Allergic reactions occur when the immune system overreacts to an environmental protein that's not threatening the body. Peanuts, cat dander, shellfish - these are all some typical allergens that can cause serious harm to people whose immune systems respond negatively when ingested or inhaled. The American College of Allergy, Asthma, and Immunology lists medication and immunotherapy as two treatment options for different kinds of allergies. For minor allergies, pollen allergies for example, antihistamines and decongestants are effective therapies. Immunotherapy consists of desensitizing the body by injecting increasing amounts of the allergen over time. However, this treatment has a risk of contributing to anaphylactic shock, a severe response to a large amount of allergen that causes the body tissues to release large amounts of histamine, causing airway constriction and other severe symptoms (Medline Plus). This reaction is countered by administration of epinephrine (commonly known as an "epi pen"), which is a hormone that causes an "increase in heart rate, muscle strength, blood pressure, and sugar metabolism" (University of Delaware).
So far, there are no great preventative options for people with severe allergies other than avoiding the allergen and keeping an epi pen with them at all times in case of emergencies. However, scientists from Switzerland, Japan, and the United States have been collaborating on research surrounding the idea of manipulating the action of mast cells in such a way to develop a cure for allergies. Earlier this week, the idea of utilizing regulatory T cells to suppress allergic reactions was proposed by scientists in Vienna. It seems like scientists are piecing the puzzle together, and the collaborative action of regulatory T cells and mast cells could very well lead to an effective treatment for current allergies and potential prevention for development of new allergies.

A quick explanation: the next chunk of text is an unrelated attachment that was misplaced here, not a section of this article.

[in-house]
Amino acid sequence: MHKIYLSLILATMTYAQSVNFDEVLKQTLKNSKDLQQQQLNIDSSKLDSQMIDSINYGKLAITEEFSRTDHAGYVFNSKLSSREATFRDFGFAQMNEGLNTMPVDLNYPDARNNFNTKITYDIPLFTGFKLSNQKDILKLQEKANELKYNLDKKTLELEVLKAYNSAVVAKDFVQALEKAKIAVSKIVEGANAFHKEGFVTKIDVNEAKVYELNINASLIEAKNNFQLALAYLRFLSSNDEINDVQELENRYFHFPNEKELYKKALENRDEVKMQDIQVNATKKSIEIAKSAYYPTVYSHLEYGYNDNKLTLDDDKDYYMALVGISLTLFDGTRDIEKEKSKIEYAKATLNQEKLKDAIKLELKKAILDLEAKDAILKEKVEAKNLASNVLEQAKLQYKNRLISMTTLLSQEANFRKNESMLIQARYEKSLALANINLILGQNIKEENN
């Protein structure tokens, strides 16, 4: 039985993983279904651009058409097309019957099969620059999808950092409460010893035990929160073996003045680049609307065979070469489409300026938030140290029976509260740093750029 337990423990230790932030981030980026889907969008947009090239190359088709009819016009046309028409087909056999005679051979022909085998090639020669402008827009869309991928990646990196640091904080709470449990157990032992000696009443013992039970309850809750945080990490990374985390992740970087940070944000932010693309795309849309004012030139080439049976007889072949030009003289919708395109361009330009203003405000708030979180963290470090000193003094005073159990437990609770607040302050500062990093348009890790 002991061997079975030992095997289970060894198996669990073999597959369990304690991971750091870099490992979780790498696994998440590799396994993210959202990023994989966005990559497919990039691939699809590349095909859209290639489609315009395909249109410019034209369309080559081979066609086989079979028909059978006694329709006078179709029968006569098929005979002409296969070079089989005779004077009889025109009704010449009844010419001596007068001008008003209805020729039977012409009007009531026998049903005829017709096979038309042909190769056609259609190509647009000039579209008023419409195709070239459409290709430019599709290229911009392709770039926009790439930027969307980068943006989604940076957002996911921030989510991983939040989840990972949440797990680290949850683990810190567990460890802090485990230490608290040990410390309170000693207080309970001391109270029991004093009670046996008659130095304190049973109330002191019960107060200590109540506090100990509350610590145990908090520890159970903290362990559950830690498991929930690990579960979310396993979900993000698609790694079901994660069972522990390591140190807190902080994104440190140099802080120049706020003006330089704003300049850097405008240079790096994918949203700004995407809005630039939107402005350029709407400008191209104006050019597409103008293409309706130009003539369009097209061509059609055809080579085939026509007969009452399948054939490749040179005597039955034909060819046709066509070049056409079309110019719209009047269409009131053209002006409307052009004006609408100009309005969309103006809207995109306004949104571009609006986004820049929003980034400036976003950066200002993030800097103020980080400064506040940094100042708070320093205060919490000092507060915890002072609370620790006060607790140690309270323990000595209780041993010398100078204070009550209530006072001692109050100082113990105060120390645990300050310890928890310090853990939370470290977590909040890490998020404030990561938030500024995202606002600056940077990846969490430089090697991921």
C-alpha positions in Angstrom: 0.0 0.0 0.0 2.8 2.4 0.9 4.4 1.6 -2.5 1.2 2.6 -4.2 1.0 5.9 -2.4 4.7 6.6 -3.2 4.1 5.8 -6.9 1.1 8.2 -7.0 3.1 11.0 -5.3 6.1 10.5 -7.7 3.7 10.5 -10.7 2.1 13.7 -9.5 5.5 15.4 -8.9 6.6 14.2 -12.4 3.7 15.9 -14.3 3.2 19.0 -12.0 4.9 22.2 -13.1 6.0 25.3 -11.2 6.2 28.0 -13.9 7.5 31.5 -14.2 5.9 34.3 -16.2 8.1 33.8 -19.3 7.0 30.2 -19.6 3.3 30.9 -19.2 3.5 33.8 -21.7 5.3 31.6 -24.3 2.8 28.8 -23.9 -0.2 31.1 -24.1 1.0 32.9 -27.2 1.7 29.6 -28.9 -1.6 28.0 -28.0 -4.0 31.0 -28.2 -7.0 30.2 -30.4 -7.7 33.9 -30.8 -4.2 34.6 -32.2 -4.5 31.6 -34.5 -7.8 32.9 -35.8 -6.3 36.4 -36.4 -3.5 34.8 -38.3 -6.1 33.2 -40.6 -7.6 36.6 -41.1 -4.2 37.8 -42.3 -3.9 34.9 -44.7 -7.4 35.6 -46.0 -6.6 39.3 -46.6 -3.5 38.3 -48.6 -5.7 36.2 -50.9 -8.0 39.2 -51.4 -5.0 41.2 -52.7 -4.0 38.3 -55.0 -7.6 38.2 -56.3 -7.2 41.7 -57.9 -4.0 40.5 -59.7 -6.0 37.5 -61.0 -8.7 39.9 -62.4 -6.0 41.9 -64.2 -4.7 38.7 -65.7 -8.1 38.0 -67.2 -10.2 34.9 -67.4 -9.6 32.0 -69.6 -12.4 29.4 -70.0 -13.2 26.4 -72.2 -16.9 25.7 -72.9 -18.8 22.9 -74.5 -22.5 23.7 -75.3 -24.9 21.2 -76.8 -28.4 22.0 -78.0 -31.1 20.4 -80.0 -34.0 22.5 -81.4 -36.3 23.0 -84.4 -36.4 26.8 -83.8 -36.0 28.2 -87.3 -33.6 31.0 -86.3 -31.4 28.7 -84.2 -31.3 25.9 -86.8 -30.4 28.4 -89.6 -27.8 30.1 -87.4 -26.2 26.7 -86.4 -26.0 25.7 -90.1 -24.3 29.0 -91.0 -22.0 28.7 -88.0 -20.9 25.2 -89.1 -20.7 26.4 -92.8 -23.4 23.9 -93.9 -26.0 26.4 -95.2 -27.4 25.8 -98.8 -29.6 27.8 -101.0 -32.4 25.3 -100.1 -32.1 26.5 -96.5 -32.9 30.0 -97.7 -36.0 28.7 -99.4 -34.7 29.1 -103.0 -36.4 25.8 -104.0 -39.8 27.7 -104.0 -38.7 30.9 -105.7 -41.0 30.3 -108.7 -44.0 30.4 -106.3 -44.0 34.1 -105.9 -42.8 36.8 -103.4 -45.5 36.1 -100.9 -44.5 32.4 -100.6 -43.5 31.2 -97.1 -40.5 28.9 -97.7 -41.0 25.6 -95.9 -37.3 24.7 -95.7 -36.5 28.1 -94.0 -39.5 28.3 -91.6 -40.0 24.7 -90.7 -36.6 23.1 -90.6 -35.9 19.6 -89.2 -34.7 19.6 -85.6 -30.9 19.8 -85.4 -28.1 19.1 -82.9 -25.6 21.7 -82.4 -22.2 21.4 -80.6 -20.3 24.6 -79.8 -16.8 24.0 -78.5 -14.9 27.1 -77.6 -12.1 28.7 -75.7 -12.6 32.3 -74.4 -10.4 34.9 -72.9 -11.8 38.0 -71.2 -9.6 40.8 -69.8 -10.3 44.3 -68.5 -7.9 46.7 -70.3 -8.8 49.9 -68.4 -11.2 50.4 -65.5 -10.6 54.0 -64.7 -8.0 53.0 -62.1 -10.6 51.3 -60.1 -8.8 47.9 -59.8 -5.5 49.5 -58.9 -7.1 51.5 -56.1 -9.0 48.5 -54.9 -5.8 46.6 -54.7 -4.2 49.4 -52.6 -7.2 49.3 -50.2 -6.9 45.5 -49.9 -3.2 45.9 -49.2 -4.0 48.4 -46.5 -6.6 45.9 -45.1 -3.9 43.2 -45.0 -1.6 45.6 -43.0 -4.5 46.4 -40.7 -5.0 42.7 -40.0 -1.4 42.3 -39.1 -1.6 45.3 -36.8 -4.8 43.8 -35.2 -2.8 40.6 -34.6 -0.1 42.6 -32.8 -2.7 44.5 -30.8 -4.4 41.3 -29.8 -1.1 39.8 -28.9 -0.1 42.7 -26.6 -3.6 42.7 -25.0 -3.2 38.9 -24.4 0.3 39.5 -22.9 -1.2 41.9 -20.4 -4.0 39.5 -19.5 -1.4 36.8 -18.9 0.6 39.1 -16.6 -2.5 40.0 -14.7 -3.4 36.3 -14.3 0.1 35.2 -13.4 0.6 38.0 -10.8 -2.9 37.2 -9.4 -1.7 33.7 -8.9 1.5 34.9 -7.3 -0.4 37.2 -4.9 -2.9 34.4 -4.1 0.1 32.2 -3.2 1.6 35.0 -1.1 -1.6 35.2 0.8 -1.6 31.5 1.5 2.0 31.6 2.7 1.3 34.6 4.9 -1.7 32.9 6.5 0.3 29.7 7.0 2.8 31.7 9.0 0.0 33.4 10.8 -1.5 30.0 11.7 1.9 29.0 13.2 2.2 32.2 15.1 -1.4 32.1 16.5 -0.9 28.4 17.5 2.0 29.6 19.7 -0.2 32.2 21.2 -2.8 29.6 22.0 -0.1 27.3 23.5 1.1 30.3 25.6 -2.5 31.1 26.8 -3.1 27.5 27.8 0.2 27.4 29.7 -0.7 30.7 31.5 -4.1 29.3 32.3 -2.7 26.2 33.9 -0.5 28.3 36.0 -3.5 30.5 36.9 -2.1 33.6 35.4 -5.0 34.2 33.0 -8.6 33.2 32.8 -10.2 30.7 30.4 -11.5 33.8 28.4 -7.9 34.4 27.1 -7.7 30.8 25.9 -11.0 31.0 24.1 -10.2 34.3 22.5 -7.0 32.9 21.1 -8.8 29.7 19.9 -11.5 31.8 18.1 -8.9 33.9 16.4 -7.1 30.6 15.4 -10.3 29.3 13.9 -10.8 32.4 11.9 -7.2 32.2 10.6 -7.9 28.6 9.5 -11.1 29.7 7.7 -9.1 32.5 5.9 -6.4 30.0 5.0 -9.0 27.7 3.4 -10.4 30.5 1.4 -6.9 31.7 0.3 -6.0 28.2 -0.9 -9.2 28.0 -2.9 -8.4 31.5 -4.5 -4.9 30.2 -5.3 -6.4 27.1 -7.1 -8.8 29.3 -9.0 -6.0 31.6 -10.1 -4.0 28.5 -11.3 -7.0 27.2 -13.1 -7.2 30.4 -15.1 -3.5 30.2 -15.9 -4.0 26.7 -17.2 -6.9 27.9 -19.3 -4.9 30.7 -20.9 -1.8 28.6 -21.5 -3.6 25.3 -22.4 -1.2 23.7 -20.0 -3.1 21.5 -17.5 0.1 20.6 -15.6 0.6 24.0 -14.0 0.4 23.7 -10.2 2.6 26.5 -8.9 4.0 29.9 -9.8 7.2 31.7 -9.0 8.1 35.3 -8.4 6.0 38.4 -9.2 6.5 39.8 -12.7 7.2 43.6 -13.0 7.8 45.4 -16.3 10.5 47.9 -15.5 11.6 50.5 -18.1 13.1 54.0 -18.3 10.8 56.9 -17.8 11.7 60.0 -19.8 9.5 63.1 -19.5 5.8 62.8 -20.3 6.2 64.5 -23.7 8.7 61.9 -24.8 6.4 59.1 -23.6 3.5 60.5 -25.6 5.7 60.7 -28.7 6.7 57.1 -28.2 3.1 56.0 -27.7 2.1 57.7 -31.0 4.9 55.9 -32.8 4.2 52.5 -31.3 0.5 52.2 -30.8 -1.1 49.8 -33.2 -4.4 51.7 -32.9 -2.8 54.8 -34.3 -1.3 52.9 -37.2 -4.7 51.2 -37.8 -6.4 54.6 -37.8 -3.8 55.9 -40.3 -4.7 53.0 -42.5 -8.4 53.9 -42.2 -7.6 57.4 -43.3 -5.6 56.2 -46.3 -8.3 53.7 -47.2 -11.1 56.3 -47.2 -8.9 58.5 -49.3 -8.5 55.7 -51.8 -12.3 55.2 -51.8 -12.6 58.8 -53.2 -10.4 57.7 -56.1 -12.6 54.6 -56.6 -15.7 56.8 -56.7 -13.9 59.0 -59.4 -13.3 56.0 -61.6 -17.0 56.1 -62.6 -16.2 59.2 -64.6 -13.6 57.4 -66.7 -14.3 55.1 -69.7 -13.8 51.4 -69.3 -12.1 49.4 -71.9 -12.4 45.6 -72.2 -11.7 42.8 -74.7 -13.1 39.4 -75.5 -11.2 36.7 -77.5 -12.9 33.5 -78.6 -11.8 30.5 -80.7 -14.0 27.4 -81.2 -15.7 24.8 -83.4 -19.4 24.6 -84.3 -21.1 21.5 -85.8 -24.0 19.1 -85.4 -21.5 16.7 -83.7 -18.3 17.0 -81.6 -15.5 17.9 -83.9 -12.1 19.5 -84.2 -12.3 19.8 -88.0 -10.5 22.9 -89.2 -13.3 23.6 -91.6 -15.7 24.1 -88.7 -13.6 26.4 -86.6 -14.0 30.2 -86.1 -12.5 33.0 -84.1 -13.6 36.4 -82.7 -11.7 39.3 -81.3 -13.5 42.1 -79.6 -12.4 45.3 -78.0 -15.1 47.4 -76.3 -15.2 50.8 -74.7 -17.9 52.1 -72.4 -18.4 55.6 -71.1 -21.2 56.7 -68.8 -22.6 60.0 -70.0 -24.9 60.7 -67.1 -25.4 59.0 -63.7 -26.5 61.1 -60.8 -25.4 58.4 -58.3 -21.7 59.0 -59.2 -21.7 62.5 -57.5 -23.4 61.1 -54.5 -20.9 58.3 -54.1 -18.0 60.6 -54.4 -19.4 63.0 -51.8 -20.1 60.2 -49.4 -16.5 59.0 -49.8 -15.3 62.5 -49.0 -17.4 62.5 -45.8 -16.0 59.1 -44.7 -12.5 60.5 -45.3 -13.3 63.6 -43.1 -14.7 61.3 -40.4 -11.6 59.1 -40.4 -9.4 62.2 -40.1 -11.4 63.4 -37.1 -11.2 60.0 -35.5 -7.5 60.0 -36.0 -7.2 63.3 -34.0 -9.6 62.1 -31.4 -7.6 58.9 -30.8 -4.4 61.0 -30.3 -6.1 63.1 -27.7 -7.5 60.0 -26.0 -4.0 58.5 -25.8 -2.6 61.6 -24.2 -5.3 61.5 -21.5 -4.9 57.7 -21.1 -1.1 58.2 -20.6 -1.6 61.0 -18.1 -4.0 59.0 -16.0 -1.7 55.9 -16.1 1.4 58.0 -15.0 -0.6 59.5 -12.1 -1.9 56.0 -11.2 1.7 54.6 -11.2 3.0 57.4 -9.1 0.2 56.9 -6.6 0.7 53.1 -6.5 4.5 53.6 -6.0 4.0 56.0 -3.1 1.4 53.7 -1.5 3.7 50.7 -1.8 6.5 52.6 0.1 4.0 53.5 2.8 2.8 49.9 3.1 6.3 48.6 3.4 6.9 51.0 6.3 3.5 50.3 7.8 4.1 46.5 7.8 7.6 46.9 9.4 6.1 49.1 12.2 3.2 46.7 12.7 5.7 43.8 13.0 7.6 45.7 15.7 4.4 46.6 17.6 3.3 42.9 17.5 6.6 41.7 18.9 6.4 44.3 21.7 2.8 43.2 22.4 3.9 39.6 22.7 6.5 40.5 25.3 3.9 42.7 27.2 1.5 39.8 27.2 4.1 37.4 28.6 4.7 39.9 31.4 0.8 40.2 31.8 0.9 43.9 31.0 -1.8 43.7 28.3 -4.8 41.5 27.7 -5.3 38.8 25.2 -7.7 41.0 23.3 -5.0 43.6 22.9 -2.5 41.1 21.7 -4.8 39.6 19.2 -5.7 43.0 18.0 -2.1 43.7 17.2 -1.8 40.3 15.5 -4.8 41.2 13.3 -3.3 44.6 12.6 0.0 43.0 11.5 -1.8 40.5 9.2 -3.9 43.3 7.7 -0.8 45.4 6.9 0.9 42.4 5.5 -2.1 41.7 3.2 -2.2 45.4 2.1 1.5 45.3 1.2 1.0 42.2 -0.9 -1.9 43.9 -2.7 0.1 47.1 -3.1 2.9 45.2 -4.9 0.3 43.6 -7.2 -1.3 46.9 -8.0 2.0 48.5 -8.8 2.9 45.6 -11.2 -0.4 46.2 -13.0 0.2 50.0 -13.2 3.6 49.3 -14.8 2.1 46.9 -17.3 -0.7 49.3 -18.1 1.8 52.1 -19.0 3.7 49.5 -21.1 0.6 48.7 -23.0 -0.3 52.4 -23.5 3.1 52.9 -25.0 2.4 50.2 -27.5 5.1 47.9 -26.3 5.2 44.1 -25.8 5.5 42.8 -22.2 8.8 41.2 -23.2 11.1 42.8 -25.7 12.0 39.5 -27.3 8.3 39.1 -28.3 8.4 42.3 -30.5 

While regulatory T cells play a central role in regulating the immune response by ensuring recognition of "self" proteins and thus preventing autoimmune reactions, mast cells play a different role. According to Respiratory Medicine, mast cells are activated by the presence of an allergen, and upon activation they signal activity of other cells like B cell production of IgE, an immunoglobulin (antibody) that doubles back to stimulate mast cells to produce inflammatory cytokines (Asthma and Allergy Foundation of America) and Th2 lymphocyte differentiation. Thus, mast cells play a huge role in initiating the inflammatory response when exposed to an allergen. How then could they be used to suppress allergies?
Fortunately, in addition to all of their pro-inflammatory activities, mast cells also induce the release of a substance called interleukin-2. IL-2 then stimulates regulatory T cell production. Then, those regulatory T cells can get to work controlling the inflammatory action of IgE and Th2 lymphocytes. Dr. Hideaki Morita, study leader, sees this relationship between mast cells and regulatory T cells as the link that could change the future of allergy treatment and prevention. In order to make a large enough difference in the fight against allergic reactions, the regulatory T cell count would have to be much higher than is naturally instigated by IL-2 production by mast cells. Dr. Morita sees the potential of making large-scale regulatory T cell production possible using mast cells in the laboratory. As studies continue, Dr. Morita considers the discovered relationship between mast cells and regulatory T cells as "the basis for a new way to handle allergies."
Check out the video below to learn more about the action of mast cells.
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